The novel's opening is arresting and the unusual situation of it is appealing to readers. The context that Hornby provides also clears the way for valuable social commentary both on the role of the internet and on the underground music community without being overly positive or negative in either direction. While, as previously mentioned, there may well be a faintly underlying moral, Hornby's role is not didactic, but gives a greater impression of being an equal participant in the action.

The endings met by all of the characters are appropriate and are in line with their imperfect natures. Like so much of life, the story is also left somewhat unfinished; and yet, also somewhat like life, we are left satisfied with the outcome.

Other works by Nick Hornby
Fever Pitch (1992)
High Fidelity (1995)
About A Boy (1998)
How To Be Good (2001)
31 Songs (2003)
The Polysyllabic Spree (2004)
A Long Way Down (2005)
Housekeeping vs. The Dirt (2006)
Slam (2007)
Shakespeare Wrote For Money (2008)

Sunday, 9 May 2010

Icons of England (various authors; edited by Bill Bryson)

--The blurb--
"This celebration of the English countryside does not only focus on the rolling green landscapes and magnificent monuments that set England apart from the rest of the world. Many of the contributors bring their own special touch, presenting a refreshingly eclectic variety of personal icons, from pub signs to seaside piers, from cattle grids to canal boats, and from village cricket to nimbies. First published as a lavish colour coffeetable book, this new expanded paperback edition has double the original number of contributions from many celebrities including Bill Bryson, Michael Palin, Eric Clapton, Bryan Ferry, Sebastian Faulks, Kate Adie, Kevin Spacey, Gavin Pretor-Pinney, Richard Mabey, Simon Jenkins, John Sergeant, Benjamin Zephaniah, Joan Bakewell, Antony Beevor, Libby Purves, Jonathan Dimbleby, and many more, and a new preface by HRH Prince Charles."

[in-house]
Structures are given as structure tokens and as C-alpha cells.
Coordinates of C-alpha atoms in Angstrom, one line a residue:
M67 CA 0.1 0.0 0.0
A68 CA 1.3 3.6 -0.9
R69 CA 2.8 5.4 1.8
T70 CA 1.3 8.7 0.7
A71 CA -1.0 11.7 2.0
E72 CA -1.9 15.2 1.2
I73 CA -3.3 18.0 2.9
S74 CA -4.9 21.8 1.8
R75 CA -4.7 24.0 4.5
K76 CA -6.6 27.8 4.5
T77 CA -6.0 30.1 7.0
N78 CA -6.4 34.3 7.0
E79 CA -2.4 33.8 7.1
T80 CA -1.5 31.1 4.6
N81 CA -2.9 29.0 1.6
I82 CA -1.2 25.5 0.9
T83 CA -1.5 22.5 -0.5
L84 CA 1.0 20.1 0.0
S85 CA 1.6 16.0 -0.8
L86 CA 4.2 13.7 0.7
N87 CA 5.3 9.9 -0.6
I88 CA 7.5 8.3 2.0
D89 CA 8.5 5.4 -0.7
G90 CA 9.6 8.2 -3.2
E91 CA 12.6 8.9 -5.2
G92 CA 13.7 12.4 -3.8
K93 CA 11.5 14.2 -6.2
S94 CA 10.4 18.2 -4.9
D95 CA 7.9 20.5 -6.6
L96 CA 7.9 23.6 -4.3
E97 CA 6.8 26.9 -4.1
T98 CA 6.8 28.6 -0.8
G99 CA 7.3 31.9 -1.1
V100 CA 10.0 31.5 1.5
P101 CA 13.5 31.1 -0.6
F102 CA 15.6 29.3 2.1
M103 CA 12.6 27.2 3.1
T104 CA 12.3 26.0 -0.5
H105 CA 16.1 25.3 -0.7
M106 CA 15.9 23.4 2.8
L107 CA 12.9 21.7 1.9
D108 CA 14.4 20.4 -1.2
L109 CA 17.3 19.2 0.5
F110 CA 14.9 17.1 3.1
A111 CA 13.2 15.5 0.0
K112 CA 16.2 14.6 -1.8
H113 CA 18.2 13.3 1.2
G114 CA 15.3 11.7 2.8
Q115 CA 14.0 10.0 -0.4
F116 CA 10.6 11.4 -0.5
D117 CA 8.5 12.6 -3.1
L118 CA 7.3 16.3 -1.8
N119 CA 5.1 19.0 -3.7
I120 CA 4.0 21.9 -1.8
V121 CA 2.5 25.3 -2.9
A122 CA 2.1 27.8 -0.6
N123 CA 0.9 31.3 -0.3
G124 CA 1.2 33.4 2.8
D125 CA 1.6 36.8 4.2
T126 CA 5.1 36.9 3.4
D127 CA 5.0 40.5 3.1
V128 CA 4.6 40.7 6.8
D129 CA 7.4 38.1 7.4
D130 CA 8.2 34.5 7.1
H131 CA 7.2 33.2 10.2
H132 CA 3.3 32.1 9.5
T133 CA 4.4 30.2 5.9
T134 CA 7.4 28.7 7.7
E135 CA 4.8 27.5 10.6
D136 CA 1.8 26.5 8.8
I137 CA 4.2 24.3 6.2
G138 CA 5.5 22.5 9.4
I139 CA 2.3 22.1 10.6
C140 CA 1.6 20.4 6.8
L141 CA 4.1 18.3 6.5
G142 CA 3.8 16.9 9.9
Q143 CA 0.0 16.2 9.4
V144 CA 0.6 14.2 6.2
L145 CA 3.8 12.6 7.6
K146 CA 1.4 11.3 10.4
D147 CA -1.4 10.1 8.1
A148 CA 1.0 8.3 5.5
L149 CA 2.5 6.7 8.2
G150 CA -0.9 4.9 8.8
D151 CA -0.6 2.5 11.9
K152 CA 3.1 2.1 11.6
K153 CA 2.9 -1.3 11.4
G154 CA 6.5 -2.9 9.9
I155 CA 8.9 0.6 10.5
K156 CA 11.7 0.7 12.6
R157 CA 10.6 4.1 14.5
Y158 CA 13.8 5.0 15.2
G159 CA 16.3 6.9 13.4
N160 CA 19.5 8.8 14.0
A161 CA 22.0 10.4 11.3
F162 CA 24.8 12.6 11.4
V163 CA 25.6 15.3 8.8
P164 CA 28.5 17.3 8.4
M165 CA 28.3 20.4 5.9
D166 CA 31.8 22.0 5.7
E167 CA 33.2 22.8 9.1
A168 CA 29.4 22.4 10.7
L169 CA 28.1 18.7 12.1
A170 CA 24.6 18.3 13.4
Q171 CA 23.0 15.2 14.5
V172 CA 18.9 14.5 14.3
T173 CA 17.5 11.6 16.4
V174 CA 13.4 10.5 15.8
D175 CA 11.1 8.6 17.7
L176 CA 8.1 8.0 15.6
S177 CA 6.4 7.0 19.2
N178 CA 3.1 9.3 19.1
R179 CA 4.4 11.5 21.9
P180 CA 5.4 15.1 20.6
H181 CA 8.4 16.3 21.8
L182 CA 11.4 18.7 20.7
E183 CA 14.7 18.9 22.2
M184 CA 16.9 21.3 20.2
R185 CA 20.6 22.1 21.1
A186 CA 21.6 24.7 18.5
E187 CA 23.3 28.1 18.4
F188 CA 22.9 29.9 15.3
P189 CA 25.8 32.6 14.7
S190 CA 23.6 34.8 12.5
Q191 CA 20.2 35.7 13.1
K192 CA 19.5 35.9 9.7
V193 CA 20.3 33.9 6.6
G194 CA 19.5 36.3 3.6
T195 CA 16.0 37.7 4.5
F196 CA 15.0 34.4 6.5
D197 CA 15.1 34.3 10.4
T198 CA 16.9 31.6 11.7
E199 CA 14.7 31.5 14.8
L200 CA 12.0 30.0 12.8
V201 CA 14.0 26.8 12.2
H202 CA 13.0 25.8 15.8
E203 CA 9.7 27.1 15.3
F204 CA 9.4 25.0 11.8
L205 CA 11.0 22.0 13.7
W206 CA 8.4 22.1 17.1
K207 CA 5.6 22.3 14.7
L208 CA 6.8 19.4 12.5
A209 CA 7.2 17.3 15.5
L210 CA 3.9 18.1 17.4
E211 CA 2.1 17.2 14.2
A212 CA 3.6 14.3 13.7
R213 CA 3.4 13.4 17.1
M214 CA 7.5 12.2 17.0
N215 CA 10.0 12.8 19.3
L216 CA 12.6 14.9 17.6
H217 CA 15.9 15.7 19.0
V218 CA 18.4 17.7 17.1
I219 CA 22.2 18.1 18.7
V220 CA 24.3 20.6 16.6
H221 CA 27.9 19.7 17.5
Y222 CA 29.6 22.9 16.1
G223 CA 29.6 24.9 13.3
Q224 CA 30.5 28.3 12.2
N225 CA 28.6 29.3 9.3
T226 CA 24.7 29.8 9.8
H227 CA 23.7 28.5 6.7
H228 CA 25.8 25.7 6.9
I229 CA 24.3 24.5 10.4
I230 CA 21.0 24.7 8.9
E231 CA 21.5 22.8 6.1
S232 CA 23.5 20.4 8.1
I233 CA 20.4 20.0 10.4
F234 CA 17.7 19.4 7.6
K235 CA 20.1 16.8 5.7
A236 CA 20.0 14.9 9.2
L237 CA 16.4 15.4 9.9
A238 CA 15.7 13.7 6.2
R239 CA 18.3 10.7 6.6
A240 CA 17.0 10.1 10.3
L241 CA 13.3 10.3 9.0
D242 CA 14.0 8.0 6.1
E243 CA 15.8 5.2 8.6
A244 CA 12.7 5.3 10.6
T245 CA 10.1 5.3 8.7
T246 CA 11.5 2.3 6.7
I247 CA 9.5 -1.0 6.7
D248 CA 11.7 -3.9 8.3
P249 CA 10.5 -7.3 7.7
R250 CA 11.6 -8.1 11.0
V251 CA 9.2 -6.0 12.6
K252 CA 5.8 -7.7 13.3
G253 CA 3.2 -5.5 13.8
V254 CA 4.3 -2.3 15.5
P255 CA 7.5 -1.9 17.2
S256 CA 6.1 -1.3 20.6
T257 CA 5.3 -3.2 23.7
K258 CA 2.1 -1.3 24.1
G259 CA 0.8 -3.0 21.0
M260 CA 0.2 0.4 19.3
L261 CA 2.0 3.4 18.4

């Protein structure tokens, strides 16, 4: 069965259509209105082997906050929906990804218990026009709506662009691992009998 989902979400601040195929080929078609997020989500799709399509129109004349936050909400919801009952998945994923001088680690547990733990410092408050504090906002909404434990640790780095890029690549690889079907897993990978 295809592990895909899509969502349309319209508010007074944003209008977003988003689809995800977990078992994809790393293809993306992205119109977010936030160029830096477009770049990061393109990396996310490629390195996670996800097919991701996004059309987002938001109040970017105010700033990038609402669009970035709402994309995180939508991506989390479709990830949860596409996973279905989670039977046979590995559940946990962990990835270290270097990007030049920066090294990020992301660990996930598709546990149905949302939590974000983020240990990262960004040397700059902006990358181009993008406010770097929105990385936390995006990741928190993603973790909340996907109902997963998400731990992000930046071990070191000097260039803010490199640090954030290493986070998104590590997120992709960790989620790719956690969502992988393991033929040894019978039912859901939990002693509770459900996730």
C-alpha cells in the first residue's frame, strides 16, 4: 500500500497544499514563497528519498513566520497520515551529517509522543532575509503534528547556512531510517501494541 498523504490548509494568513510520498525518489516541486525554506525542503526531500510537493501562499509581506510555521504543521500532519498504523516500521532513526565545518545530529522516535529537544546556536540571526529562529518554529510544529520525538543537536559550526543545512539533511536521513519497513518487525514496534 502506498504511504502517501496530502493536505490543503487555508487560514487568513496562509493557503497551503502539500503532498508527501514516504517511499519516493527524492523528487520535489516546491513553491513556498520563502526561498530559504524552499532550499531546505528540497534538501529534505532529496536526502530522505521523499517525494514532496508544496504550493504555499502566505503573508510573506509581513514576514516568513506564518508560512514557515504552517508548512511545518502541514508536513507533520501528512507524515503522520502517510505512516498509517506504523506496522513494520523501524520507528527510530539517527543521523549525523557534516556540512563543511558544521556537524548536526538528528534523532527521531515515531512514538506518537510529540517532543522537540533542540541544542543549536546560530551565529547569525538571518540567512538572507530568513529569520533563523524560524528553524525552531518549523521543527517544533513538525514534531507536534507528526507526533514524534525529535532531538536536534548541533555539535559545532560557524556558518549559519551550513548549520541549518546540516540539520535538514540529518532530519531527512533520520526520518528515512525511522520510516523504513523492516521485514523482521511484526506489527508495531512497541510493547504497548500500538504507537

--The review--
While a light read, this is of a far higher quality than many other light reads, and this is owed in part to its format (of very short chapters, making it very easy to pick the book up and put it down as you choose), but also to the range of contributors, many of whom are used to having to reach a wide audience in an accessible manner.